Lucian Freud's initial forays into the world of printmaking were private, small-scale affairs. An early influence came from Graham Sutherland, the English artist whose early work followed closely the pastoral tradition of Samuel Palmer, and who gave Freud his etching tools and provided technical guidance. During the years 1946-48 he produced six different compositions in small editions, totalling thirty impressions in all. These early works are sharply focused, crystalline and precise, and have much in common with his painting and drawing style. However, in the 1950's he began to feel that, in Craig Hartley's phrase, 'the line was strangling the paint'. Until that point drawing had been an independent and equally valid form of expression. Thereafter it became subservient to his painting, which began to develop the mature style we know today. A secondary casualty of this evolution was his printmaking. After the masterpiece Ill in Paris (Hartley 4) he abandoned etching entirely for 34 years.
He returned to prints in 1982, as part of a project to include a print with the deluxe edition of Lawrence Gowing's monograph on the artist. The influence of developments in his painting style in the intervening years is immediately obvious. The handling is looser, coarser almost. The lines are heavier and more widely spaced. The effect emphasises the volume and weight of the subject, and thereby its physicality, whereas the earlier work was more flattened, and dwelt more in the psychological realm. But one thing that had not changed was the intensely personal nature of his work:
'My work is purely autobiographical. It is about myself and my surroundings. It is an attempt at a record. I work from the people that interest me and that I care about'. (Quoted in The Etchings of Lucian Freud, A Catalogue Raisonné, 1946-1995, Craig Hartley, Marlborough Graphics, London, 1995). Freud clearly feels that close observation of the human form is as relevant now as it ever was. Perhaps even more so, in an age obsessed with physical perfection. 'More than any other twentieth century artist, Freud makes us acutely aware of existing as human beings; of our sexuality, of being fat or thin, of getting old, of being mortal' (Robert Flynn Johnson, Lucian Freud, Works on Paper, South Bank Centre, 1988).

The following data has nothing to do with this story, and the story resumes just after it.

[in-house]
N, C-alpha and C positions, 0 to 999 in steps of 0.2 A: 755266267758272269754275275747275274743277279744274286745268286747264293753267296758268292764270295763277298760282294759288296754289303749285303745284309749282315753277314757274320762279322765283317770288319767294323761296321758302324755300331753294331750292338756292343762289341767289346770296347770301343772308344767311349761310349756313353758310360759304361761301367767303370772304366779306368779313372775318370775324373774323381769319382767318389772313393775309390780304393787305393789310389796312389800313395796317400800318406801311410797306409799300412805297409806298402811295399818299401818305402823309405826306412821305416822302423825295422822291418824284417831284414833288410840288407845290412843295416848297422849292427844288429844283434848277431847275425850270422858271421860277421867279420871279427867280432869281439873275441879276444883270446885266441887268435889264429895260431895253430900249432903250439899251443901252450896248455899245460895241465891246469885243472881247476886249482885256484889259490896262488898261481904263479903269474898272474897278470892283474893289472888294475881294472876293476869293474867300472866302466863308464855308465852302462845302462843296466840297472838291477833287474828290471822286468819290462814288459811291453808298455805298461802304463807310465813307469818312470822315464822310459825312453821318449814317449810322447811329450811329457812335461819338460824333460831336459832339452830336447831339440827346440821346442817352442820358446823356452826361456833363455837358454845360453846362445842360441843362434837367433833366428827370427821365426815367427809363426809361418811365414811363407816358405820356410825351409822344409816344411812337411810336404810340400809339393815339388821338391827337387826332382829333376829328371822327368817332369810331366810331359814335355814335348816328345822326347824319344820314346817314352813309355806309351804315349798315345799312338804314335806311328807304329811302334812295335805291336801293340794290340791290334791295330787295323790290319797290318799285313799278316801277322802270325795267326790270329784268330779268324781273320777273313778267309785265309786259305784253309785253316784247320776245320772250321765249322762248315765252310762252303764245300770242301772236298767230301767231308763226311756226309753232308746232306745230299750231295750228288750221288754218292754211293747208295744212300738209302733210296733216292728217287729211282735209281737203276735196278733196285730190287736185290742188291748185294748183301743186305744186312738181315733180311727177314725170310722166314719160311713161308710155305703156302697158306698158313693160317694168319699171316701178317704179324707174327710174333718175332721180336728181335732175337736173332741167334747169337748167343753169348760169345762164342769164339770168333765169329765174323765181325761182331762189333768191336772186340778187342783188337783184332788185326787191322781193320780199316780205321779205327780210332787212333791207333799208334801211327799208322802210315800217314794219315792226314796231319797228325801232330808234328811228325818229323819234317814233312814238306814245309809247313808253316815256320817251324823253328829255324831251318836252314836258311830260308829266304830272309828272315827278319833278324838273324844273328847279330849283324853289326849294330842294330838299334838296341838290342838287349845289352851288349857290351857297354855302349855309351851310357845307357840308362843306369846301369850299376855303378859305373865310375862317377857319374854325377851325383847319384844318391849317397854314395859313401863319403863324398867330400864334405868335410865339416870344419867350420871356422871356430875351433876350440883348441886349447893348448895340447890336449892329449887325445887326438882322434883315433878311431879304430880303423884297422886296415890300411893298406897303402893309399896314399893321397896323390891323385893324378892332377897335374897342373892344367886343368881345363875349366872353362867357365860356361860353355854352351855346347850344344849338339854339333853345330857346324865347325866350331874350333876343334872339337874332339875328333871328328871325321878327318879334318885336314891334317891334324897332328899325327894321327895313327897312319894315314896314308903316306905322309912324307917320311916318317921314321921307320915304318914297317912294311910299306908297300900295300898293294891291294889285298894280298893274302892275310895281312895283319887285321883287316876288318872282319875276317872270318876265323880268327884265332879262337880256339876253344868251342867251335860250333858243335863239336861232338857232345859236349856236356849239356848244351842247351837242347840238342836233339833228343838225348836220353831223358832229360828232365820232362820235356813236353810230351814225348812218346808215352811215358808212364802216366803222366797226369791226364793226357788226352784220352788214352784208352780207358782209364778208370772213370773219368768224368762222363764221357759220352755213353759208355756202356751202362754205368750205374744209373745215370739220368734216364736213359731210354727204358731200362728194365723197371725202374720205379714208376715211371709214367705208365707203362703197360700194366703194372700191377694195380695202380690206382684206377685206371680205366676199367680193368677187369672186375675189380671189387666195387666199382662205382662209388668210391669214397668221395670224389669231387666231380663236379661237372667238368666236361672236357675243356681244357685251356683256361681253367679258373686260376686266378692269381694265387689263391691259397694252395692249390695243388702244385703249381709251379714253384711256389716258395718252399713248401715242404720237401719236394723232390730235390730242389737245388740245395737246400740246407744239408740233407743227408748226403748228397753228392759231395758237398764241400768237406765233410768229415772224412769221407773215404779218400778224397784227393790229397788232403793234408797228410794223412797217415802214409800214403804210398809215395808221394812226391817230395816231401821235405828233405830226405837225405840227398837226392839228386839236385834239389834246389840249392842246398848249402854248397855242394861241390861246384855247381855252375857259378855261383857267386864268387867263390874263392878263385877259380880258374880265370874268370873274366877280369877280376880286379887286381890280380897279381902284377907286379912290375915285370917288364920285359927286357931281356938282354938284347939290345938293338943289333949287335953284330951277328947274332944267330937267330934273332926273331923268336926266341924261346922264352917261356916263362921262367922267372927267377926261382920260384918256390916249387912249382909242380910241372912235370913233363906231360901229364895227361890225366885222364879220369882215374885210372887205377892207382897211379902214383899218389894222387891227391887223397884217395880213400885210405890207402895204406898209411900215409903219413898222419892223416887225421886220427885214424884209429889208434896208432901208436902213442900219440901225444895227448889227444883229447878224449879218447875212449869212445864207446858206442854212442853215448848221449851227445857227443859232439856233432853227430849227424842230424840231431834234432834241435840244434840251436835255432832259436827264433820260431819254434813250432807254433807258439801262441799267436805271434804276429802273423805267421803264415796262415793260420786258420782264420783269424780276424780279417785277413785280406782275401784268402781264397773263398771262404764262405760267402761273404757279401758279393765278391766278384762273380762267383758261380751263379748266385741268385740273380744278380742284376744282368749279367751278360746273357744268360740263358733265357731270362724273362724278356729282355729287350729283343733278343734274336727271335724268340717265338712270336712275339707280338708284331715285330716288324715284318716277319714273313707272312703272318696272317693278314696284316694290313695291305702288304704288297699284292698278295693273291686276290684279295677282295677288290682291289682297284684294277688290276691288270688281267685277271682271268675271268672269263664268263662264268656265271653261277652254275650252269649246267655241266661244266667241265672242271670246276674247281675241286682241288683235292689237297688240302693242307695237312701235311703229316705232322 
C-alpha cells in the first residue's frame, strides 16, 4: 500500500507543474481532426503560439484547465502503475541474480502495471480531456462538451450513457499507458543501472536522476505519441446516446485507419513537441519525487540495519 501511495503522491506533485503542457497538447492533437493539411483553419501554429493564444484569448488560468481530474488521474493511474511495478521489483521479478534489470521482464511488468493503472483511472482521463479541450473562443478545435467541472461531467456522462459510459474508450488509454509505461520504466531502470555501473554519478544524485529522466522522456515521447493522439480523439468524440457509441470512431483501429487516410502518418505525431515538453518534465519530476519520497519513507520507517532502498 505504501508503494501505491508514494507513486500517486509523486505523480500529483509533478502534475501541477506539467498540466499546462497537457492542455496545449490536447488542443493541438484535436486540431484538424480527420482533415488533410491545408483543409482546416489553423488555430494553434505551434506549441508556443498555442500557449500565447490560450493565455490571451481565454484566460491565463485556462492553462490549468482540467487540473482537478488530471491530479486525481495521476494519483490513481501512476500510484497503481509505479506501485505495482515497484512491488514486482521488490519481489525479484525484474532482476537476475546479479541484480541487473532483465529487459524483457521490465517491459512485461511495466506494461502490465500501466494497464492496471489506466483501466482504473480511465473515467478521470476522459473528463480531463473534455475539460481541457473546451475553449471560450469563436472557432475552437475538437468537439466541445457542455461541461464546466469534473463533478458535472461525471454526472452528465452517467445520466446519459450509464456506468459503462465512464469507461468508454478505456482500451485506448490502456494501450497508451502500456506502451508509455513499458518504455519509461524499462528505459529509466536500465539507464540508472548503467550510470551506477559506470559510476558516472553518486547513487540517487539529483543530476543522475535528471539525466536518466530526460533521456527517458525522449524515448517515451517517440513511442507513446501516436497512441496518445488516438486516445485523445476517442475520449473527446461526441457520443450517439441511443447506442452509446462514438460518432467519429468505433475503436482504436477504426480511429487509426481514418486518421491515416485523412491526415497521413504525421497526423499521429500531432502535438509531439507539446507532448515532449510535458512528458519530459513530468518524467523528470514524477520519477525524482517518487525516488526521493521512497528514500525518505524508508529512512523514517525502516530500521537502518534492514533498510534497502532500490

His depictions are not portraits in the normal sense. In Robert Flynn Johnson's words, they have drama without narrative - they are wrapped in self-imposed silence. Apart from a few cases, such as Lord Goodman (H. 32) his sitters are chosen not for who they are, but for what they are. With little or no background, and frequently naked, the subjects of his prints do not invite idle speculation, which would only distract from their impact. And nakedness is the correct term. Freud does not etch, paint or draw the nude in any classical sense.
Viewpoint and composition are major concerns of Freud in his prints. There is little or no distance between the subject and the picture plane, and the boundaries of the composition frequently cut across the sitter, even masking part or all of the face, as in Pluto (H. 37). Another characteristic is the awkward poses in which he arranges the figures, together with the unusual viewpoints he adopts. He has described how he takes various 'readings' from different angles because:'I don't want to miss anything that could be of use to me.'(Hartley, ibid)
With a naked, obviously imperfect, clearly 'real' human form placed before us no wonder Freud's etchings induce a feeling of unease. But the closeness of the subject to the picture plane also allows us to examine it much more closely than we would be able to in real life. Like viewing people through a one-way mirror, we can be intimate yet safe from scrutiny ourselves. Freud's prints produce such a deep response that the viewer has to deal not only with the picture, but also to his or her reaction to it. These works tell us much about how Freud sees humanity, but they also have the power to tell us much about our own attitudes.